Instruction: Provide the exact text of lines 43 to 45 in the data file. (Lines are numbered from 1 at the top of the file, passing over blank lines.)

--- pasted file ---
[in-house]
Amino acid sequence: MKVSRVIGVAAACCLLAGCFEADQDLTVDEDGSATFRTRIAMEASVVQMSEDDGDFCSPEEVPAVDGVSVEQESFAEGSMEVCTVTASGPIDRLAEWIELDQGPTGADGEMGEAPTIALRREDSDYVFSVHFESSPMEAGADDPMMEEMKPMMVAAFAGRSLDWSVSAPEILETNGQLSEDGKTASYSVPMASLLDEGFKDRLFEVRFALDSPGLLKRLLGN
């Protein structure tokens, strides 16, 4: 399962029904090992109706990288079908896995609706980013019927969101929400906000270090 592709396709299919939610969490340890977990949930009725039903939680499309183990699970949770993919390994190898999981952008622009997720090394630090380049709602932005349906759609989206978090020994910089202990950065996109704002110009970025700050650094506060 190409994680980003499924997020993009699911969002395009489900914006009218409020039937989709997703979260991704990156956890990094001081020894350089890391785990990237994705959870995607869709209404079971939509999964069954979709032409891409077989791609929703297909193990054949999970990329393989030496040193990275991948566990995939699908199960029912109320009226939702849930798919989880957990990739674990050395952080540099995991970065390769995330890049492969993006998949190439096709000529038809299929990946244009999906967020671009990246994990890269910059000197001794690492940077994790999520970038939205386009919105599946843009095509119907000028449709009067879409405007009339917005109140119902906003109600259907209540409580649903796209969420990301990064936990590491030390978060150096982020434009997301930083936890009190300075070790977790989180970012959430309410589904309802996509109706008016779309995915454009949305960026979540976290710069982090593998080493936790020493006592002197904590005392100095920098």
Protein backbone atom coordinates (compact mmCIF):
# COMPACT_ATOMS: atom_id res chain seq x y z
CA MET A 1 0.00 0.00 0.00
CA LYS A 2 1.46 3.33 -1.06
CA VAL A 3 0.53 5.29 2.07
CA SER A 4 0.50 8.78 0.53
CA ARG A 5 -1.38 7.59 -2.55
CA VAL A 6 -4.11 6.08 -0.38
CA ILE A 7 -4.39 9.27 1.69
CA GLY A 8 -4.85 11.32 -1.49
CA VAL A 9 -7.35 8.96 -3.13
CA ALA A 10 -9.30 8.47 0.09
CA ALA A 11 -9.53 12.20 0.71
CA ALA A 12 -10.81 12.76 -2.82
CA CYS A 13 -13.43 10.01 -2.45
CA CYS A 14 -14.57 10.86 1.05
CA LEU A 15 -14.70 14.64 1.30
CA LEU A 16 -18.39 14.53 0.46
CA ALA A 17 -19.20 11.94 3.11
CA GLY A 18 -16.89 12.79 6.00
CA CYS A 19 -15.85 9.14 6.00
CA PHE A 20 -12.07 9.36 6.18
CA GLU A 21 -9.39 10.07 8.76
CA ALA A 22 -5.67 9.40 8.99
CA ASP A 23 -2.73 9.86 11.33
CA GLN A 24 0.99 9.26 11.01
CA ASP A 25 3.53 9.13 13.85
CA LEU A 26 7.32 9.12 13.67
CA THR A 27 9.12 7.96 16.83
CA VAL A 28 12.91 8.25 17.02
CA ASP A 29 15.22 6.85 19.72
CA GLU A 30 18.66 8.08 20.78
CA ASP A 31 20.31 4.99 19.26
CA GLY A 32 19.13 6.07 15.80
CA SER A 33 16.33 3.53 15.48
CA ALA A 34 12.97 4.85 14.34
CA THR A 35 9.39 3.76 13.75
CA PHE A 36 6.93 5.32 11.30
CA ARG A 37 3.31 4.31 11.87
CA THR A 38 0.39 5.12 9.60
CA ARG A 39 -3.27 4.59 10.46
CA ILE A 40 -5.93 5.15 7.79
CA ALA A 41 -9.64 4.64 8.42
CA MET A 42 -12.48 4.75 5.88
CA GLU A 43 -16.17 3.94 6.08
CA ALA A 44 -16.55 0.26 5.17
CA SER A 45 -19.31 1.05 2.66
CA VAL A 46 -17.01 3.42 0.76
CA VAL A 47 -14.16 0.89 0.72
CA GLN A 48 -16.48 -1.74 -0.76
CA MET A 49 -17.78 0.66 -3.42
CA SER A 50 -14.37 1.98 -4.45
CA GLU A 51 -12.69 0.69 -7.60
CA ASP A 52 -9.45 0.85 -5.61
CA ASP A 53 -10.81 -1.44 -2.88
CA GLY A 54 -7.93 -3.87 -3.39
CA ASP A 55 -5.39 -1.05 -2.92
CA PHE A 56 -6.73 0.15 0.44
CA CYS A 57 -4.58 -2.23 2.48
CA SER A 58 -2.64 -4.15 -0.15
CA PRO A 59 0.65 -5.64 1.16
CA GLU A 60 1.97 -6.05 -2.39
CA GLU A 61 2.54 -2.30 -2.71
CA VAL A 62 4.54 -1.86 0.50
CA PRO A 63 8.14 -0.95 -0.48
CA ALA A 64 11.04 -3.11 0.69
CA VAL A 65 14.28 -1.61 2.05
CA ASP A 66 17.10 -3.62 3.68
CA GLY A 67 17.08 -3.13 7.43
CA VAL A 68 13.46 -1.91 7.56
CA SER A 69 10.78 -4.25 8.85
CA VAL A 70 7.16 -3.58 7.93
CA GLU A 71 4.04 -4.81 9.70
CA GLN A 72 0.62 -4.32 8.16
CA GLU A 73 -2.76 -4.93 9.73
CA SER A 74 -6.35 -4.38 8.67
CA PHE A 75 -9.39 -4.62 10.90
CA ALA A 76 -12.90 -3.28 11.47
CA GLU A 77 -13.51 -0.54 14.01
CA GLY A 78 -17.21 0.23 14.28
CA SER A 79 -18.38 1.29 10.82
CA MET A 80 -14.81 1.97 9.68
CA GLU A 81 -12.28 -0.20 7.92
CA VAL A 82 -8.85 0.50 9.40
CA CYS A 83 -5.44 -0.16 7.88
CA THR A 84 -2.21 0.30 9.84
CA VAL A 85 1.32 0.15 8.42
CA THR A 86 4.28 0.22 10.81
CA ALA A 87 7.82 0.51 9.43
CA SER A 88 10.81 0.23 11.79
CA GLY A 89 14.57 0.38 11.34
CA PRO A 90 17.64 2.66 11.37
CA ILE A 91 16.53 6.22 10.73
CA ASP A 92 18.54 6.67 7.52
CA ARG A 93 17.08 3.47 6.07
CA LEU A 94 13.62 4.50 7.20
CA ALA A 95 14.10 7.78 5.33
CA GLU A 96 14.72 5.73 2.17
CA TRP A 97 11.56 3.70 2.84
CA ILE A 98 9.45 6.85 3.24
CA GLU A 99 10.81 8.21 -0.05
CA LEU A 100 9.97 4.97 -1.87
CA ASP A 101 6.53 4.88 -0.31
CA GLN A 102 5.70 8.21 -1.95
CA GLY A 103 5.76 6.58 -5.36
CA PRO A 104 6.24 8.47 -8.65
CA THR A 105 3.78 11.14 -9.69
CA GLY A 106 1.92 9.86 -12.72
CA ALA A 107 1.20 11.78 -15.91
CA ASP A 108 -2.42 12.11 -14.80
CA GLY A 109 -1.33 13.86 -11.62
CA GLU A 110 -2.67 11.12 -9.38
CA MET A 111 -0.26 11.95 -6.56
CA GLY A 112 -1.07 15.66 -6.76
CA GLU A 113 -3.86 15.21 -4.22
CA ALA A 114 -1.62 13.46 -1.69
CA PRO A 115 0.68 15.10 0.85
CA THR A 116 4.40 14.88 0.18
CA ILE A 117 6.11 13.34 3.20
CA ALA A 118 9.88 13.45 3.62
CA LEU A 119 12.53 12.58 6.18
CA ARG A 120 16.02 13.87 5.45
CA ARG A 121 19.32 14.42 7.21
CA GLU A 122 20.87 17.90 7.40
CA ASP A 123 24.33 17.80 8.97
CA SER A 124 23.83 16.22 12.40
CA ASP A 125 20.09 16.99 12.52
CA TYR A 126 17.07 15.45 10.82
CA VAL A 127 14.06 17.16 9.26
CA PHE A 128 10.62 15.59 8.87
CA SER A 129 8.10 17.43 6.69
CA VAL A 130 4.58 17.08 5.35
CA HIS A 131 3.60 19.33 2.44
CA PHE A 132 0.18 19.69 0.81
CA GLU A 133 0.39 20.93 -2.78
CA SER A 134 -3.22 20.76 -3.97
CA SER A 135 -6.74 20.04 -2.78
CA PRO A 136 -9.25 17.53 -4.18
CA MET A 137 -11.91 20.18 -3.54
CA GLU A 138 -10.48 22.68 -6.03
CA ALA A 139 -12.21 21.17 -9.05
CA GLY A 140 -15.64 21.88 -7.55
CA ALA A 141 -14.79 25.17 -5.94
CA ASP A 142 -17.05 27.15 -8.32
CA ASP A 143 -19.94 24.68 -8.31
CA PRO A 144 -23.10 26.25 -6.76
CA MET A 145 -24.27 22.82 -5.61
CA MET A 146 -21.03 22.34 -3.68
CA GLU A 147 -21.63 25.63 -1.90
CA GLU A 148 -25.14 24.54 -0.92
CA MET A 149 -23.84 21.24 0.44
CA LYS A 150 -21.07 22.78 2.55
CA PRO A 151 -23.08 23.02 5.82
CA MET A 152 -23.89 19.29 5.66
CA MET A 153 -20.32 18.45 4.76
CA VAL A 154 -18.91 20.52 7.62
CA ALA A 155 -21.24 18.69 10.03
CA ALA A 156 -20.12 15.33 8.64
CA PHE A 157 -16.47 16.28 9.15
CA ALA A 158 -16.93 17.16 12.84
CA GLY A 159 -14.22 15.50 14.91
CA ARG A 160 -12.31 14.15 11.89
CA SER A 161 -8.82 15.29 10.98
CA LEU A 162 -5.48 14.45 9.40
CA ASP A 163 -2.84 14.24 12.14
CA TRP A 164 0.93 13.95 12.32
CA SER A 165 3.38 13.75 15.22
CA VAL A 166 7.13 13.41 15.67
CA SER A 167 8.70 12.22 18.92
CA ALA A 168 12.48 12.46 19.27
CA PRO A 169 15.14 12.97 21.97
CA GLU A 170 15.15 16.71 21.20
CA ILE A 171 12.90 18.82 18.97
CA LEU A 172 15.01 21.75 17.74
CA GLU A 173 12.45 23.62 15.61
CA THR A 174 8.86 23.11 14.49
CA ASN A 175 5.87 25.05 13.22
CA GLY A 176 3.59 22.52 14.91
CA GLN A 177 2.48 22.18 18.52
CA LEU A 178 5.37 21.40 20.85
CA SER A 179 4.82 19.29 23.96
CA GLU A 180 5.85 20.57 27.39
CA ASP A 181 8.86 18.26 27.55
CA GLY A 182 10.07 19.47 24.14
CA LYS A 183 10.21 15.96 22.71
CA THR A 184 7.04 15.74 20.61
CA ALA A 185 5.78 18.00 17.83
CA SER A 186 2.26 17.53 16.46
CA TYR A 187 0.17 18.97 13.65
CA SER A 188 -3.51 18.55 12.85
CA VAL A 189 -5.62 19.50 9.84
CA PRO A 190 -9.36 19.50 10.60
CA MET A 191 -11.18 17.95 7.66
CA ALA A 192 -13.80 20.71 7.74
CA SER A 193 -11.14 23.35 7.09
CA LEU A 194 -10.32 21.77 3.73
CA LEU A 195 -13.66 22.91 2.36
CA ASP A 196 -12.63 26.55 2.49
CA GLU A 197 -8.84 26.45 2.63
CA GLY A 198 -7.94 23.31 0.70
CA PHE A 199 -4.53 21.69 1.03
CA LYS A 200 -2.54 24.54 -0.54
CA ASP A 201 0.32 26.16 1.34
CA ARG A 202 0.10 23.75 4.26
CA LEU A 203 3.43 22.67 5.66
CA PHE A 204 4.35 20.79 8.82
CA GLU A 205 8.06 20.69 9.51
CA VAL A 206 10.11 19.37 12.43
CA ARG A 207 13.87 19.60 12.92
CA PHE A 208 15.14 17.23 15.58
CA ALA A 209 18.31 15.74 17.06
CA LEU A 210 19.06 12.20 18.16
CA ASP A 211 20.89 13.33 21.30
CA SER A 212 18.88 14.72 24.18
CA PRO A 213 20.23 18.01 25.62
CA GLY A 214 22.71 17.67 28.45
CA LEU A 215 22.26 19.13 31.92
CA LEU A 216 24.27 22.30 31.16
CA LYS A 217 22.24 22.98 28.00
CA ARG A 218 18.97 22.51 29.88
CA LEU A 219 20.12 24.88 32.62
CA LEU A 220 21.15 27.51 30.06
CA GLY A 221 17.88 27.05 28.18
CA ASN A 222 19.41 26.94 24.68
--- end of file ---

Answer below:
CA THR A 38 0.39 5.12 9.60
CA ARG A 39 -3.27 4.59 10.46
CA ILE A 40 -5.93 5.15 7.79